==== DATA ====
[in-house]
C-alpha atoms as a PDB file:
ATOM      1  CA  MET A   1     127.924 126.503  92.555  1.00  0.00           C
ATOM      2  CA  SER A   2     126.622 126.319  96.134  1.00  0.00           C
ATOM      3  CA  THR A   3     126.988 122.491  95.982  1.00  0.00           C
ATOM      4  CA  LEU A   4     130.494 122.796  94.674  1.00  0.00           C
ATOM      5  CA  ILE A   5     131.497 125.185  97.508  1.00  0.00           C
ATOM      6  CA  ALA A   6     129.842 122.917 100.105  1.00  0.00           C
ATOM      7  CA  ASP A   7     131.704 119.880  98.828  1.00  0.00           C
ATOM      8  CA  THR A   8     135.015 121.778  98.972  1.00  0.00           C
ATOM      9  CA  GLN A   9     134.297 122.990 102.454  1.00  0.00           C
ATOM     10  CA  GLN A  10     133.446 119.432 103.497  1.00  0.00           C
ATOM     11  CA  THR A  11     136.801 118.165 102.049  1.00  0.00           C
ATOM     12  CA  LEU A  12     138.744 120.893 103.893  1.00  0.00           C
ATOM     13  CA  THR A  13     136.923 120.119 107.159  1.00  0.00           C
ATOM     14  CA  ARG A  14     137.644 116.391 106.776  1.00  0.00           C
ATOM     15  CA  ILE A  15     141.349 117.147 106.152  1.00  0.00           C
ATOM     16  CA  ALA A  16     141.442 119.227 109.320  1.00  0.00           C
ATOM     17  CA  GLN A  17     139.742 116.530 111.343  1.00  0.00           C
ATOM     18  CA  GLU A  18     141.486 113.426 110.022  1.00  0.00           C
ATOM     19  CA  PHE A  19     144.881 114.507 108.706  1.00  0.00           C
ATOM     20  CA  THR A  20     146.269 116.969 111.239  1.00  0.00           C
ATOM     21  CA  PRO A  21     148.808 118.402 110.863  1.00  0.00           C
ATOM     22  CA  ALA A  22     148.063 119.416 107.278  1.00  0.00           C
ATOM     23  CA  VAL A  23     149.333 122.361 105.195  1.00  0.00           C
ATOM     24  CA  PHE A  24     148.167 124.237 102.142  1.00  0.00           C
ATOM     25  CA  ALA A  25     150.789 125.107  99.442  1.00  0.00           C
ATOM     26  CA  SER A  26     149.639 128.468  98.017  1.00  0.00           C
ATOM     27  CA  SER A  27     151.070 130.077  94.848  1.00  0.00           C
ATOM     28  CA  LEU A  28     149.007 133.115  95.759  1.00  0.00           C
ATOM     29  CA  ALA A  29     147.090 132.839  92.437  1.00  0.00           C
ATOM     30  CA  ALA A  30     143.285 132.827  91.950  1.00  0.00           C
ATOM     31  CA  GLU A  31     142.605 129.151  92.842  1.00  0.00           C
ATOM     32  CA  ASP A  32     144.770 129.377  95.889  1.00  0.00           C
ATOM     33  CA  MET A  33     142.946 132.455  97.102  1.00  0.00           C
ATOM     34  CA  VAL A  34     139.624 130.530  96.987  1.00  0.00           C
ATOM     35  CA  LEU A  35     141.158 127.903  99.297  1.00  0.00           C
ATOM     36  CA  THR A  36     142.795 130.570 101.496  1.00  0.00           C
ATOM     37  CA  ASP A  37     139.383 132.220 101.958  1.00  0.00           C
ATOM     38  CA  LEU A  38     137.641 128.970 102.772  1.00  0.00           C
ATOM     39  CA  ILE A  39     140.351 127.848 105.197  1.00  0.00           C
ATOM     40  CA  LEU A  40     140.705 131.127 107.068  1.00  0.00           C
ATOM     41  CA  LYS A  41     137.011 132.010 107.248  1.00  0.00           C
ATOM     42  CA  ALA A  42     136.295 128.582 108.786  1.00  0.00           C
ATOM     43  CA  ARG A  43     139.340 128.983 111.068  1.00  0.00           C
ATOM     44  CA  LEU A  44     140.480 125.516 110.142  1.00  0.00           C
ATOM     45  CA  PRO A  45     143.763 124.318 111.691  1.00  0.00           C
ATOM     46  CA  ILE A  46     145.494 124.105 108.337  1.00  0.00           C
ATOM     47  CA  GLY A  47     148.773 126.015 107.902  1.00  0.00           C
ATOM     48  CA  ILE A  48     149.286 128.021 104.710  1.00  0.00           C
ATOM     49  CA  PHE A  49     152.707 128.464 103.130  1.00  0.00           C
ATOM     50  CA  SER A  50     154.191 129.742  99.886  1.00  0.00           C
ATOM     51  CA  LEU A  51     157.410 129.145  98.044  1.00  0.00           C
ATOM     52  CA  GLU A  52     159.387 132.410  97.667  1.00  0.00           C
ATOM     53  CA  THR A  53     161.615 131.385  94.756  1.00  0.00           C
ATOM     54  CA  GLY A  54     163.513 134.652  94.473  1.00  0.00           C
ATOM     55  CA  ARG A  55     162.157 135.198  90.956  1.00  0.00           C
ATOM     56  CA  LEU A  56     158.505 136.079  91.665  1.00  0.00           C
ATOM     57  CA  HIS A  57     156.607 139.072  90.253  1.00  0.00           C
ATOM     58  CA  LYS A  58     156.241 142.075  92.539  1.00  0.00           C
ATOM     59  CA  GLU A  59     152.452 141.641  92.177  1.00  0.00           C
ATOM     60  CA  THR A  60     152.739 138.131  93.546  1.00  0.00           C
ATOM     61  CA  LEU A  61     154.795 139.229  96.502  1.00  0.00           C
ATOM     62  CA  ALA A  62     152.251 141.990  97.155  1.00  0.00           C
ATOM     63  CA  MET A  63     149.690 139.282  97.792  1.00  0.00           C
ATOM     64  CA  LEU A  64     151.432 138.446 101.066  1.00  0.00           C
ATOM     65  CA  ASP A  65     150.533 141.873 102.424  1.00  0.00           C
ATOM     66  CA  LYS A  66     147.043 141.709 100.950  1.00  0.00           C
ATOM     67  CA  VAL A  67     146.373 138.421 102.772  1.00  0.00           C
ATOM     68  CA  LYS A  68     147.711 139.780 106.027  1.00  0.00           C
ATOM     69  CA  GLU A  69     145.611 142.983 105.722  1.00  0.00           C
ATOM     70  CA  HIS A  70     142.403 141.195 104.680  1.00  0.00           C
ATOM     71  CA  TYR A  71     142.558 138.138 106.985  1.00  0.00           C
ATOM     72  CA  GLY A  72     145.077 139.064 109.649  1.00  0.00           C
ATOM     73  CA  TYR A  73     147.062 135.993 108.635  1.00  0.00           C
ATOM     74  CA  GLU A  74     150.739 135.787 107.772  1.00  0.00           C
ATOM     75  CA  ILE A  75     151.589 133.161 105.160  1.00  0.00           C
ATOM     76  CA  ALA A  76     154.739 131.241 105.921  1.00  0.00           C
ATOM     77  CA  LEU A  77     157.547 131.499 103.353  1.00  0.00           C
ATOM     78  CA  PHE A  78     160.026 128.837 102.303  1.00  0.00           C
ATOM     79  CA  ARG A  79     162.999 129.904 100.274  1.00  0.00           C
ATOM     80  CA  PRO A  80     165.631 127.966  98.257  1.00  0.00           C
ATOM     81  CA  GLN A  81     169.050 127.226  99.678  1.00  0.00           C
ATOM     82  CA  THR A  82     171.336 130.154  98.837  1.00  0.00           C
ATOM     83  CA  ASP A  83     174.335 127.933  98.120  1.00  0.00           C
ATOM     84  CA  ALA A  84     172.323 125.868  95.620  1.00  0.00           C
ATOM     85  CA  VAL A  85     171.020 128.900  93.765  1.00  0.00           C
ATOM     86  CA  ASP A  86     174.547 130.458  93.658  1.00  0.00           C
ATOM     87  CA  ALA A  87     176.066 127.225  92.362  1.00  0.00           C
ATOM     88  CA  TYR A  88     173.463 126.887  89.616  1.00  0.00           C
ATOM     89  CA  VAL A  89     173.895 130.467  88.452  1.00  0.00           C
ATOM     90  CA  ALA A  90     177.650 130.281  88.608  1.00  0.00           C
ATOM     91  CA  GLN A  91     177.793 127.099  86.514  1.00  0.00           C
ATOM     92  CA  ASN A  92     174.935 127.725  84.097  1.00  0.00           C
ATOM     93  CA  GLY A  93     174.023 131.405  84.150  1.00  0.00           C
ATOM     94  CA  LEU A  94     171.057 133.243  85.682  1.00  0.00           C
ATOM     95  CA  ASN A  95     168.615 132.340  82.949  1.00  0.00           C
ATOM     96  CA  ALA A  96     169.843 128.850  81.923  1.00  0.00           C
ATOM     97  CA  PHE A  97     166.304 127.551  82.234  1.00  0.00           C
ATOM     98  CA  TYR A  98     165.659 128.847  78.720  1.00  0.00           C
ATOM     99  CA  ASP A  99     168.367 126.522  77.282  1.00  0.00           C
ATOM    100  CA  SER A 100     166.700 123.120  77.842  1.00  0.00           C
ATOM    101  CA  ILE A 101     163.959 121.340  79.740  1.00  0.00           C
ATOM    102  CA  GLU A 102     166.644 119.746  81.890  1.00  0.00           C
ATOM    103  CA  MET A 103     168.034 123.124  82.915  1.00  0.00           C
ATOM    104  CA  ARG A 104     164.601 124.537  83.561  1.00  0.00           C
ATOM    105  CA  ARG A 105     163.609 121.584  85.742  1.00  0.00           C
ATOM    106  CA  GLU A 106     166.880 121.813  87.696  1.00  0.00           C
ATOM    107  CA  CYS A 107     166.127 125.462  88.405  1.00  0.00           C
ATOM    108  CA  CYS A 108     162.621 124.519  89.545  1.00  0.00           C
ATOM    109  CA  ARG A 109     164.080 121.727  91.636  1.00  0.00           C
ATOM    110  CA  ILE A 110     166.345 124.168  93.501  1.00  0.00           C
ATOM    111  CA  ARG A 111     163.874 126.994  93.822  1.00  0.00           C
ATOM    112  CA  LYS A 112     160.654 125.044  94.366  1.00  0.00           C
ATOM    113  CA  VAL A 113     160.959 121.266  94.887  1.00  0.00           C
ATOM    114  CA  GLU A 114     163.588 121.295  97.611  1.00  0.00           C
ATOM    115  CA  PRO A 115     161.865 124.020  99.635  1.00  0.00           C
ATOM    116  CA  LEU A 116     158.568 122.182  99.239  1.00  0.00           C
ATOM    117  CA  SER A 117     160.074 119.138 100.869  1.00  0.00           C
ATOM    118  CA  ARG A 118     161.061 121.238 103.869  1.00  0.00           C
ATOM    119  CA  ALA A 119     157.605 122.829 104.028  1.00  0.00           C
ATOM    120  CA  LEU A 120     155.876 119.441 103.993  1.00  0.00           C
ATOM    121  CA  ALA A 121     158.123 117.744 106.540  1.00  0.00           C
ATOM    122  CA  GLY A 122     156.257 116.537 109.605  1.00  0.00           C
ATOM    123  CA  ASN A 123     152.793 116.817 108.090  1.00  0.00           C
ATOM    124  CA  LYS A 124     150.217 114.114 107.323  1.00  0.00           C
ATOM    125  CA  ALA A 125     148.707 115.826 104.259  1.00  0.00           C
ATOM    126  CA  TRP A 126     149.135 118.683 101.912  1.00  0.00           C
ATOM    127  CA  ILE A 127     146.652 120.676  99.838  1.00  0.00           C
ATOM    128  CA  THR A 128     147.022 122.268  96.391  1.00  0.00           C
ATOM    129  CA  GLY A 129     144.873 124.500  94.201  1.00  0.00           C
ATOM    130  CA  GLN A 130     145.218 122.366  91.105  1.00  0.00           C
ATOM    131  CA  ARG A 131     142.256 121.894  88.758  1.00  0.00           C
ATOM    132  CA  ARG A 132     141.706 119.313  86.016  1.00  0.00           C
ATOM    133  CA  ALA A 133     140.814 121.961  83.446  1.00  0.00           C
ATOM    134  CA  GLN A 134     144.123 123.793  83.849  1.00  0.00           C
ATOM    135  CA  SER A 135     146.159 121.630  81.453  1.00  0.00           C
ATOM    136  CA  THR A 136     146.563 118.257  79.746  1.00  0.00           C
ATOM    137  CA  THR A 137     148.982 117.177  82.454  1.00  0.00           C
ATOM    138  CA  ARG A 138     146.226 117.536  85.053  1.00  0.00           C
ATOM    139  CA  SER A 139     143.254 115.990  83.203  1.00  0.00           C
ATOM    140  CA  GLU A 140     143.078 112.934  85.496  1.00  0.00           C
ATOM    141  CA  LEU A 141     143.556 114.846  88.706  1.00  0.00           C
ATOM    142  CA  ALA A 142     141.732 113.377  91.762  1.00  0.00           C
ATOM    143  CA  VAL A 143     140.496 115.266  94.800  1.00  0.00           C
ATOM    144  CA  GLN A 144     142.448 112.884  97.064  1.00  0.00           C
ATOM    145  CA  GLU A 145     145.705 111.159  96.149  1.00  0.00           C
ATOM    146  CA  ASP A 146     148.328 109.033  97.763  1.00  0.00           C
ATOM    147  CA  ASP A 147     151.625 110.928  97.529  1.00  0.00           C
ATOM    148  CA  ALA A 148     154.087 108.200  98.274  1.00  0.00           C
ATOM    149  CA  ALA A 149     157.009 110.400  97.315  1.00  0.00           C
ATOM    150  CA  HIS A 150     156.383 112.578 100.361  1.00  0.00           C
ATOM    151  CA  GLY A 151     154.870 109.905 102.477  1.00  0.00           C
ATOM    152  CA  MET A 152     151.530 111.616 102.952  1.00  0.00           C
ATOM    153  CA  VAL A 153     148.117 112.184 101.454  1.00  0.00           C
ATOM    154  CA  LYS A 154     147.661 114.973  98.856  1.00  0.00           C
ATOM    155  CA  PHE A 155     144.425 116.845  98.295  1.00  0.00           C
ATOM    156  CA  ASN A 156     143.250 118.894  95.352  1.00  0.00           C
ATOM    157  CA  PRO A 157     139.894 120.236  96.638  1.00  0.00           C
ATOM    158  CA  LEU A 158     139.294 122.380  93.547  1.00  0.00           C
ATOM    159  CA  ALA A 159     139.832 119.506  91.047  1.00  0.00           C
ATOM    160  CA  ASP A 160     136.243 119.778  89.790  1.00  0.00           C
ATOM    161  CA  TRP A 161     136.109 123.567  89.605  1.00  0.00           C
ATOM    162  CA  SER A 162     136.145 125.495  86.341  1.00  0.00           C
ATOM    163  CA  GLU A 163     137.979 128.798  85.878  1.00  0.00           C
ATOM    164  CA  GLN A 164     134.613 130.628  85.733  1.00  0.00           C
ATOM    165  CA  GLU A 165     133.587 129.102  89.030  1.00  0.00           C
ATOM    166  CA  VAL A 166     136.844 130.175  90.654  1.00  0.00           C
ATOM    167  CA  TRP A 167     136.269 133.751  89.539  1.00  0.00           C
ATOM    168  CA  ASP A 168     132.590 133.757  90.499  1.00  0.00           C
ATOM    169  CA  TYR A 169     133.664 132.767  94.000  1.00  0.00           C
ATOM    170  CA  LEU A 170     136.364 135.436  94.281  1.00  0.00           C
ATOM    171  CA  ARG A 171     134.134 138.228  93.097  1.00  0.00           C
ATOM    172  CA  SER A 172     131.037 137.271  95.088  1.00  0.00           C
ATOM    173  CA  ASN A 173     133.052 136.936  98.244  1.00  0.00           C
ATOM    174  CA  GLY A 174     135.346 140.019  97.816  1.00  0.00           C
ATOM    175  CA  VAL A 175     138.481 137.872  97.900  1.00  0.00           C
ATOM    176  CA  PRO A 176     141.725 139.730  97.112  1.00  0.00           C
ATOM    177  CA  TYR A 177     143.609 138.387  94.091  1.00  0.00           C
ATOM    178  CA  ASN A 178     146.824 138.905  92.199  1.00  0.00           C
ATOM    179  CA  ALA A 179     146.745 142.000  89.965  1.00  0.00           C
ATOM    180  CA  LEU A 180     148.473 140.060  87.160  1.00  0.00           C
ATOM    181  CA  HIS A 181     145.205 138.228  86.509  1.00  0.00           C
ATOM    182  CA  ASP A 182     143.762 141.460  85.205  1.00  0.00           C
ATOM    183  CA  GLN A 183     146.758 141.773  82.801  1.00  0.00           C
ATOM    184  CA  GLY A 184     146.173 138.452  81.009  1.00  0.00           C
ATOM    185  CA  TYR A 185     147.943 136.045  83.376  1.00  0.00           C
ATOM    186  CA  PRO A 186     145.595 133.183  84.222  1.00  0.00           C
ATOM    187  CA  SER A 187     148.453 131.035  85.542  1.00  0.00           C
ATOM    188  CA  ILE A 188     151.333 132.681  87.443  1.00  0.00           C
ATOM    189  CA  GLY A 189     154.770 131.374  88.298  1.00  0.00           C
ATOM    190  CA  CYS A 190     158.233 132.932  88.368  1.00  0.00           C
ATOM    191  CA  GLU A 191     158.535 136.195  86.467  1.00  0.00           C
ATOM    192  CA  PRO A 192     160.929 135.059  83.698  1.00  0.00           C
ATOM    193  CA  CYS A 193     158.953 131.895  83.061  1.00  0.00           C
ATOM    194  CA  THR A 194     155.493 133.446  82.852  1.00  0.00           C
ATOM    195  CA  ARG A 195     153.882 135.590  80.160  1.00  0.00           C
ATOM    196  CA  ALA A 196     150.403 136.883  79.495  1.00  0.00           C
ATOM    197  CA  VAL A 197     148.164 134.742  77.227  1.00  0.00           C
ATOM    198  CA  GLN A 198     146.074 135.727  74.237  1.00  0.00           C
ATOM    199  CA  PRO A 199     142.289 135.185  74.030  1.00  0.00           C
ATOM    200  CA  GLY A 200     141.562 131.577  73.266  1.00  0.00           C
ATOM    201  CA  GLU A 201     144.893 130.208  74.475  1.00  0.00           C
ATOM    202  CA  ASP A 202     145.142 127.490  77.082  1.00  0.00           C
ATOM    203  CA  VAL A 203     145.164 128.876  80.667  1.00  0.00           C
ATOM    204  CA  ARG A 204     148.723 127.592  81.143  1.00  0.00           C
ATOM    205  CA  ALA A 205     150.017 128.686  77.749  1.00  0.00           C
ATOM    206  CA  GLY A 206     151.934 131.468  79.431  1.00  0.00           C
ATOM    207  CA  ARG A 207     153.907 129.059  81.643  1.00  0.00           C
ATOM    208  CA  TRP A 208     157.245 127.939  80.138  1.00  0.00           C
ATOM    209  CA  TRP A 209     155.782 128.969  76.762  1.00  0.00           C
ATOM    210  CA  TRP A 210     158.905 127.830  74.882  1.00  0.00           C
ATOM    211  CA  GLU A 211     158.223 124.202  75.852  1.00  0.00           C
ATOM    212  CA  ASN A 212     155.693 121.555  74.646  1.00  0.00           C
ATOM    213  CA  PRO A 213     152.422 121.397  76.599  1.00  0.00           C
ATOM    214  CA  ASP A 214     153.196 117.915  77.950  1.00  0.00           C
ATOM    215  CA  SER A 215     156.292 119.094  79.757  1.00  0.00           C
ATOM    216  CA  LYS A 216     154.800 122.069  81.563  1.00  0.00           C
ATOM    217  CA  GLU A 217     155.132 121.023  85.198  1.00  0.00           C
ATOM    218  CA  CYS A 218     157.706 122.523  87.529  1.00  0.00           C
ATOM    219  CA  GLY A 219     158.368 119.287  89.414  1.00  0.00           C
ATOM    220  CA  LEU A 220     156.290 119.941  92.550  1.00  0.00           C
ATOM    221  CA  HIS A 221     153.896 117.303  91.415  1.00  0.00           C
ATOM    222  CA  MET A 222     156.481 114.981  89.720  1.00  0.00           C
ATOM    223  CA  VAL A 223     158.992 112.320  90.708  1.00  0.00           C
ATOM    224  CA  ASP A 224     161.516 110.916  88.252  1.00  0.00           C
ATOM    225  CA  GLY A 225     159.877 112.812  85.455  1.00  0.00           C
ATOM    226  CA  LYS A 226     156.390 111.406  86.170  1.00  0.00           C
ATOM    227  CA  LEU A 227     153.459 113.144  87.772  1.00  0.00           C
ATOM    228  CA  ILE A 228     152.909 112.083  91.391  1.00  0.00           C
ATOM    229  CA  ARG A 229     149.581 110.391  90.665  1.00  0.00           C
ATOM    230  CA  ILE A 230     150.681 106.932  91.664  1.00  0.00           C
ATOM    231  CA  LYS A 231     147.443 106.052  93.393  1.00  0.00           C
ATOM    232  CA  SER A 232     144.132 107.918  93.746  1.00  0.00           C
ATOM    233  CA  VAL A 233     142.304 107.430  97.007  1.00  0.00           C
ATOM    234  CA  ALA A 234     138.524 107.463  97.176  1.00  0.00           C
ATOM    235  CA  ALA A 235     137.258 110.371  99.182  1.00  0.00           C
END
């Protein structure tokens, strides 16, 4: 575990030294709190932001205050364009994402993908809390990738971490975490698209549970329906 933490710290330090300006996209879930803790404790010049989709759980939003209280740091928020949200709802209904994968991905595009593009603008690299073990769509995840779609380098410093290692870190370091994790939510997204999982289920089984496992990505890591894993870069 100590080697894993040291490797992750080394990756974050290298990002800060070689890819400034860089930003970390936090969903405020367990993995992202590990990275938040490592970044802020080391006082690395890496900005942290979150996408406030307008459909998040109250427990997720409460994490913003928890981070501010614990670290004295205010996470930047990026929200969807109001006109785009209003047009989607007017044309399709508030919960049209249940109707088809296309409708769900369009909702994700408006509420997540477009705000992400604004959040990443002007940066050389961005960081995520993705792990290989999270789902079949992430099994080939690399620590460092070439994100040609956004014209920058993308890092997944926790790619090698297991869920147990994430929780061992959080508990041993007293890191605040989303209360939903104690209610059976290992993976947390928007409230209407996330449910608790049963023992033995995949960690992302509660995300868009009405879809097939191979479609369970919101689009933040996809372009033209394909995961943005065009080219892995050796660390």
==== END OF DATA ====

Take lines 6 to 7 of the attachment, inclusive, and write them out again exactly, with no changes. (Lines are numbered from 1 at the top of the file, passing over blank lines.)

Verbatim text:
ATOM      4  CA  LEU A   4     130.494 122.796  94.674  1.00  0.00           C
ATOM      5  CA  ILE A   5     131.497 125.185  97.508  1.00  0.00           C